Arabic is written from right to left, like other Semitic scripts, and consists of 17 characters, which, with the addition of dots placed above or below certain of them, provide the 28 letters of the Arabic alphabet. Short vowels are not included in the alphabet, being indicated by signs placed above or below the consonant or long vowel that they follow. Certain characters may be joined to their neighbors, others to the preceding one only, and others to the succeeding one only. The written letters undergo a slight external change according to their position within a word. When they stand alone or occur at the end of a word, they ordinarily terminate in a bold stroke; when they appear in the middle of a word, they are ordinarily joined to the letter following by a small, upward curved stroke. With the exception of six letters, which can be joined only to the preceding ones, the initial and medial letters are much abbreviated, while the final form consists of the initial form with a triumphant flourish. The essential part of the characters, however, remains unchanged.
These features, as well as the fact that there are no capital forms of letters, give the Arabic script its particular character. A line of Arabic suggests an urgent progress of the characters from right to left. The nice balance between the vertical shafts above and the open curves below the middle register induces a sense of harmony. The peculiarity that certain letters cannot be joined to their neighbors provides articulation. For writing, the Arabic calligrapher employs a reed pen (qalam) with the working point cut on an angle. This feature produces a thick downstroke and a thin upstroke with an infinity of gradation in between. The line traced by a skilled calligrapher is a true marvel of fluidity and sensitive inflection, communicating the very action of the master's hand.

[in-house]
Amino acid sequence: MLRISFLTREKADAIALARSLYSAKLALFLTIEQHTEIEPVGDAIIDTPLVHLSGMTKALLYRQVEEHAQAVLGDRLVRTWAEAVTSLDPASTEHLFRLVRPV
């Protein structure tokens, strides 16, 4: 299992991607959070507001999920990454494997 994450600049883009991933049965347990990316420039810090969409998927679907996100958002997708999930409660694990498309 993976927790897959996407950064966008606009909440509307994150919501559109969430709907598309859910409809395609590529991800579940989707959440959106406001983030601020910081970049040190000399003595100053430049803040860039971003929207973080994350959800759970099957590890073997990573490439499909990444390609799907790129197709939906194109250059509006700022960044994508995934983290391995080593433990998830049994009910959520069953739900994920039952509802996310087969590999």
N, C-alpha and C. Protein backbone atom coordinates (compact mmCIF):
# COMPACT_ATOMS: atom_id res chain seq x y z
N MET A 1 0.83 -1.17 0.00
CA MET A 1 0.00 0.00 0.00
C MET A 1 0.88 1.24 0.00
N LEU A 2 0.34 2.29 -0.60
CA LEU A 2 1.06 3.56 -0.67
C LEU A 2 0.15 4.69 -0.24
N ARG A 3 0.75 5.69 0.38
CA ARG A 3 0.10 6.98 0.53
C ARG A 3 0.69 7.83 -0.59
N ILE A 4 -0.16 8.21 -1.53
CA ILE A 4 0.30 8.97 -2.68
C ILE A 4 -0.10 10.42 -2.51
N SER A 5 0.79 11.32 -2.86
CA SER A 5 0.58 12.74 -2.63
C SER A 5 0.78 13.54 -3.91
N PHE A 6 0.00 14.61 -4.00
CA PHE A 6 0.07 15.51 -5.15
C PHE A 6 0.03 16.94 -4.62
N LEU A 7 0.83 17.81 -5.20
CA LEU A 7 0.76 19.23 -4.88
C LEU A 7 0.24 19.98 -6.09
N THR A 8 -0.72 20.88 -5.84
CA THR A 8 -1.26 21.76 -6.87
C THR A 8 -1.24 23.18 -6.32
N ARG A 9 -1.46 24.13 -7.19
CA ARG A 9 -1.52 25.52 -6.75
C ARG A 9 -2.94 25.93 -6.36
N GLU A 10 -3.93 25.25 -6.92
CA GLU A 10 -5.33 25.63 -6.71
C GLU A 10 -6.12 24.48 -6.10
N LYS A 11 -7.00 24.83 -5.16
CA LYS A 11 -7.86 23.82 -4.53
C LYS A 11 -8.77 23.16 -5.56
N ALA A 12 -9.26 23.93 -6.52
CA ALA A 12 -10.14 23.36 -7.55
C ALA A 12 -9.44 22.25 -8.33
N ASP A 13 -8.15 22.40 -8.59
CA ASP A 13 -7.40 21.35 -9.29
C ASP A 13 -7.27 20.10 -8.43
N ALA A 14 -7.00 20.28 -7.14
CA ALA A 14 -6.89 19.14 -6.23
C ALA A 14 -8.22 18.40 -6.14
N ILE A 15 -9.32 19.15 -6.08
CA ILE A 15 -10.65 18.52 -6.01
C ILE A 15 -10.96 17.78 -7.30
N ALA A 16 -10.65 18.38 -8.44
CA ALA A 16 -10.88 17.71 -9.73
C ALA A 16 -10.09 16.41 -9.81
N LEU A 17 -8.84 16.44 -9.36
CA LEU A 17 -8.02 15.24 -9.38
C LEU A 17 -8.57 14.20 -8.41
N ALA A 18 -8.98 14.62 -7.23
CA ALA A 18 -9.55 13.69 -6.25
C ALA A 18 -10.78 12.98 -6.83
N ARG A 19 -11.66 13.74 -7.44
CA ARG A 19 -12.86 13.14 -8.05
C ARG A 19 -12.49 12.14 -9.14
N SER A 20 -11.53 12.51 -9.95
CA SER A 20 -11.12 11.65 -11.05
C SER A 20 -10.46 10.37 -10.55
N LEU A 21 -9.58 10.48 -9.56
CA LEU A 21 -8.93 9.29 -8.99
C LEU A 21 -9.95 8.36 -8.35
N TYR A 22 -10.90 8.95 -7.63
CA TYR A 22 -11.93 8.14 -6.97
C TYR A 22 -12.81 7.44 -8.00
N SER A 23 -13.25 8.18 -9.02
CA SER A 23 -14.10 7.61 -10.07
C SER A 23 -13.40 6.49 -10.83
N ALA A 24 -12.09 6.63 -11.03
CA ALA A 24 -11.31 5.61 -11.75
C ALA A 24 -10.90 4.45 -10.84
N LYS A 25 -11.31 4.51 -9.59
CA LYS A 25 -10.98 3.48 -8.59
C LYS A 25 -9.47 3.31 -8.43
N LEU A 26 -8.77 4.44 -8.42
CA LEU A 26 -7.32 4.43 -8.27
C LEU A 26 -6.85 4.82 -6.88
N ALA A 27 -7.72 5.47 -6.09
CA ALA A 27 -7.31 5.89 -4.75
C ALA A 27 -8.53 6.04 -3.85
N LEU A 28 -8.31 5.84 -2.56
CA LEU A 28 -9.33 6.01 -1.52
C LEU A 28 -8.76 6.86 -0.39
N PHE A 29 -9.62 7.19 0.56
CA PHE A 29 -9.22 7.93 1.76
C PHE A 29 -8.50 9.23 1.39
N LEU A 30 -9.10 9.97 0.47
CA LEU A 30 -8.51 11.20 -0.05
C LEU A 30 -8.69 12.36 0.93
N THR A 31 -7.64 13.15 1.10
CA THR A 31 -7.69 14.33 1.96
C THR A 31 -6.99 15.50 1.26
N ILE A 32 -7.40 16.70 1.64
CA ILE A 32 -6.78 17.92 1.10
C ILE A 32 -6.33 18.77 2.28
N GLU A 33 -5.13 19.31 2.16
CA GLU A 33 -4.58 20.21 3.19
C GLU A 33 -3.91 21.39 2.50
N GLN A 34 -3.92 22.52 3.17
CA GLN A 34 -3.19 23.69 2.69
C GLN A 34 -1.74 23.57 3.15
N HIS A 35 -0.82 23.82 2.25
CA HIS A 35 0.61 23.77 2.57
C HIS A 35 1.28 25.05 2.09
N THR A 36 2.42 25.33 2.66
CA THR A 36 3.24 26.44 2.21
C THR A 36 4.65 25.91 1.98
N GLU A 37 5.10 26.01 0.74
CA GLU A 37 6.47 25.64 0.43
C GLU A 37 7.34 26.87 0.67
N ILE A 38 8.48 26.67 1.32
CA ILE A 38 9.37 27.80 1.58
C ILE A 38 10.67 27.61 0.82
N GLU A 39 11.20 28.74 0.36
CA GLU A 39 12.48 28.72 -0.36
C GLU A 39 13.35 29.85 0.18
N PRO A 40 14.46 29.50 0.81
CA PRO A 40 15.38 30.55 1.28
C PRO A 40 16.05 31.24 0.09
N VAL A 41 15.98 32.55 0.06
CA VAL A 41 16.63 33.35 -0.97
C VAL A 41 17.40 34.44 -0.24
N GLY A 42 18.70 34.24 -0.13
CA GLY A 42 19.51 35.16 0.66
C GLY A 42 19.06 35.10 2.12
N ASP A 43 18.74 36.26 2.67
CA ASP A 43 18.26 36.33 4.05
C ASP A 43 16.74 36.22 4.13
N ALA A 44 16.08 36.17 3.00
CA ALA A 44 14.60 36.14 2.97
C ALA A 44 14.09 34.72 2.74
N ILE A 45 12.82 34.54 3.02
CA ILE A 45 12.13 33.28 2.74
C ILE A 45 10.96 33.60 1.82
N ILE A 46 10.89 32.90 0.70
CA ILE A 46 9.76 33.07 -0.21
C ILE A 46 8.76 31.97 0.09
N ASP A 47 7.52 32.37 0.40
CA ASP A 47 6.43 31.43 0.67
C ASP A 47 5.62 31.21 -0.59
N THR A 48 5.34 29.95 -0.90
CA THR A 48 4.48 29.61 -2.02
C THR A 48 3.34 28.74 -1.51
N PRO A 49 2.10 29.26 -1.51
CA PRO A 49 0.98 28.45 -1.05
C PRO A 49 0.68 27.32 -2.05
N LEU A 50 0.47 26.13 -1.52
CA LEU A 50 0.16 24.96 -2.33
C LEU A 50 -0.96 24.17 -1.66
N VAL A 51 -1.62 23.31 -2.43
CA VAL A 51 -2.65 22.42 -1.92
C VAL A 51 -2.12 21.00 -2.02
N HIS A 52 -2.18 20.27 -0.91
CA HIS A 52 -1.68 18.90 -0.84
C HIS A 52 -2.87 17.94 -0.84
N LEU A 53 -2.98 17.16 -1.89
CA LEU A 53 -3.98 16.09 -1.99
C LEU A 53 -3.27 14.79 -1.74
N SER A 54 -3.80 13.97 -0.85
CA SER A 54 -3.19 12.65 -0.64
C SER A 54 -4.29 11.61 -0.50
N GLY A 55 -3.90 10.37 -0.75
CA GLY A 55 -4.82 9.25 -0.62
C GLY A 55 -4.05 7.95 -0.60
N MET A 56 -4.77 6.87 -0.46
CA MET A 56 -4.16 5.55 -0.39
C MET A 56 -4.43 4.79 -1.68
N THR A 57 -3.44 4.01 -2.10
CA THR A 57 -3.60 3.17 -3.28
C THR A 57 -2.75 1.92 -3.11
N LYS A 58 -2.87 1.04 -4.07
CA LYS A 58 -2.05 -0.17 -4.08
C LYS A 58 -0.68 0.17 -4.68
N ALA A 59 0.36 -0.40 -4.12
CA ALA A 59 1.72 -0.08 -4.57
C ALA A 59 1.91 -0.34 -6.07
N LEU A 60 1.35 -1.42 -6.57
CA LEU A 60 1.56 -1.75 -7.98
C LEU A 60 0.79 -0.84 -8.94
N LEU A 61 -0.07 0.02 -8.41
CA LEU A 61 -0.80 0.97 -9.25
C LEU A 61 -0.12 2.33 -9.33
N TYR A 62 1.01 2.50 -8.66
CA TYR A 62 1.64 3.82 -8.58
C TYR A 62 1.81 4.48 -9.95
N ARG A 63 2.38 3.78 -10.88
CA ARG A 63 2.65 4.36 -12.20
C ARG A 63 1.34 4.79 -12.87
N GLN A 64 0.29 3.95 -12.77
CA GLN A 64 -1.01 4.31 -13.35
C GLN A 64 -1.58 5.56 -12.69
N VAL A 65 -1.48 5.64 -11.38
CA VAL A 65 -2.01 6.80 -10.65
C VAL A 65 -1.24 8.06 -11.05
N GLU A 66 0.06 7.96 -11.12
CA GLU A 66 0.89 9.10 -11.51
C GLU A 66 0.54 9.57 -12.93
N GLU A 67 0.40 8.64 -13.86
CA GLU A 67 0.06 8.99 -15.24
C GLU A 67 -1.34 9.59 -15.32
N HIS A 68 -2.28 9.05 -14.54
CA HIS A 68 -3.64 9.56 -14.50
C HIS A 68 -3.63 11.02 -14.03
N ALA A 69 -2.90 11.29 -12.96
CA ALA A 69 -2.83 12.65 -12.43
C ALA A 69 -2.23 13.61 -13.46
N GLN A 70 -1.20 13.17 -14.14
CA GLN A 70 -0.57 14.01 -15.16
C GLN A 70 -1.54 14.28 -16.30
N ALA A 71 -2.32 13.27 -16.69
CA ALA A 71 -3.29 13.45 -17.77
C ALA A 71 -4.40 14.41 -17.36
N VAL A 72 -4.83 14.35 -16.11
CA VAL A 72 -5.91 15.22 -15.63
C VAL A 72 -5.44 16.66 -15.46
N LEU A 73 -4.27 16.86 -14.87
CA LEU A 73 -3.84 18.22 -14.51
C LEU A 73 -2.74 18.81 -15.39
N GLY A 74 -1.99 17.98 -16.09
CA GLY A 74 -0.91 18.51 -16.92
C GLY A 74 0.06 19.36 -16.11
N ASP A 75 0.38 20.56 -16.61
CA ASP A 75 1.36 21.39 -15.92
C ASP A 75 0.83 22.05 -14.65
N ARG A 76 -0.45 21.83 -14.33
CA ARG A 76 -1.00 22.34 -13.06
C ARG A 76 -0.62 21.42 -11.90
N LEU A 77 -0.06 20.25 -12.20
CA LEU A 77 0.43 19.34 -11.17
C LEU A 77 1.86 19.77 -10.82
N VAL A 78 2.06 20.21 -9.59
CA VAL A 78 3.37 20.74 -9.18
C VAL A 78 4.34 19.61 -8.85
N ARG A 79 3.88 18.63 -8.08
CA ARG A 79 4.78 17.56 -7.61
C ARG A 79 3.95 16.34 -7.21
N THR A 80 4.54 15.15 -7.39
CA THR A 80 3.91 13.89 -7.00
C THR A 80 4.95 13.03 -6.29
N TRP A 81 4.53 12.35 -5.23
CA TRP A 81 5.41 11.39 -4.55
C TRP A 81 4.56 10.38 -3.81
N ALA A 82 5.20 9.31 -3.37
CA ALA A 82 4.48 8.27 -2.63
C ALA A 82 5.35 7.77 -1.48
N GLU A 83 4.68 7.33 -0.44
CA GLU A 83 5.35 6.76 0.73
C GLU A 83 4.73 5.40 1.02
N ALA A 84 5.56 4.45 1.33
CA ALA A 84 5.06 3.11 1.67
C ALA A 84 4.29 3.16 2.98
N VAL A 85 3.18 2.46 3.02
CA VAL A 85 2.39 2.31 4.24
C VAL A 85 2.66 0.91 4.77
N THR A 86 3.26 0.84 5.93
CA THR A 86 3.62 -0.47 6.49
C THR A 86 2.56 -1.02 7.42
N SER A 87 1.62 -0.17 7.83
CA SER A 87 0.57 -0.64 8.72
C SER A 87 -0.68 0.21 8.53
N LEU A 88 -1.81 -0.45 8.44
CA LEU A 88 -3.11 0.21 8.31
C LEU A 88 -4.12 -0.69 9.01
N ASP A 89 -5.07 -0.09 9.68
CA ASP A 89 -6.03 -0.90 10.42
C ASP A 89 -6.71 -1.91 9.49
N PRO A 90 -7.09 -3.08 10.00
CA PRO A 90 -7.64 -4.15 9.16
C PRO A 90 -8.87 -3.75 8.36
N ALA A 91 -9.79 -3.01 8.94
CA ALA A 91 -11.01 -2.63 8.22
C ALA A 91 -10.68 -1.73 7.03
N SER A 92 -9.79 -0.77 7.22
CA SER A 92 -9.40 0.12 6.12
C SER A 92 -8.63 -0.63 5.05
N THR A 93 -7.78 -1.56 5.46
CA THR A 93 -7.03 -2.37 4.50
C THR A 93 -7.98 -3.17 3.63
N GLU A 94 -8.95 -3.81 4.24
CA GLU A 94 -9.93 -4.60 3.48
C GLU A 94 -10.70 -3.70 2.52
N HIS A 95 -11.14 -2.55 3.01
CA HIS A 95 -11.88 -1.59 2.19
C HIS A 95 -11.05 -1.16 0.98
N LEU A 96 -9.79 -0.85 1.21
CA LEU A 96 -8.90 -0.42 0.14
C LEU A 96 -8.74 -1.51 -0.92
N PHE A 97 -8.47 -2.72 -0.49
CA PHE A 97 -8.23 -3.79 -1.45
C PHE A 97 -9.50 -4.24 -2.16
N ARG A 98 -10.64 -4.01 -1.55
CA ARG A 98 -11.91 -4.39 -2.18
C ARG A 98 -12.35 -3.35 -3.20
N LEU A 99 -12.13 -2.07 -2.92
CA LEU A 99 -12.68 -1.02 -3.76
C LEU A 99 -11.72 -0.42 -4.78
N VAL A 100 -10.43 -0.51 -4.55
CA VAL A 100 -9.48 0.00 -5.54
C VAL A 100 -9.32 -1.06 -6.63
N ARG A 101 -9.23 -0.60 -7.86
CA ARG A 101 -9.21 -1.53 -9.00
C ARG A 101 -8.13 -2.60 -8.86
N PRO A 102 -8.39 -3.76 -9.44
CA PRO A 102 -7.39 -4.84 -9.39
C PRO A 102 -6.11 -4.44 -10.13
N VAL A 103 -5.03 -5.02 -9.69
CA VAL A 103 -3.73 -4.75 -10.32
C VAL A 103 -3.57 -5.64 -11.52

Arabic calligraphy, thus, is the art of beautiful or elegant handwriting as exhibited by the correct formation of characters, the ordering of the various parts, and harmony of proportions.
In the Islamic world, calligraphy has traditionally been held in high regard. The high esteem accorded to the copying of the Quran, and the aesthetic energy that was devoted to it, raised Arabic calligraphy to the status of an art. Arabic calligraphy, unlike that of most cultures, influenced the style of monumental inscription. It is revered as highly as painting.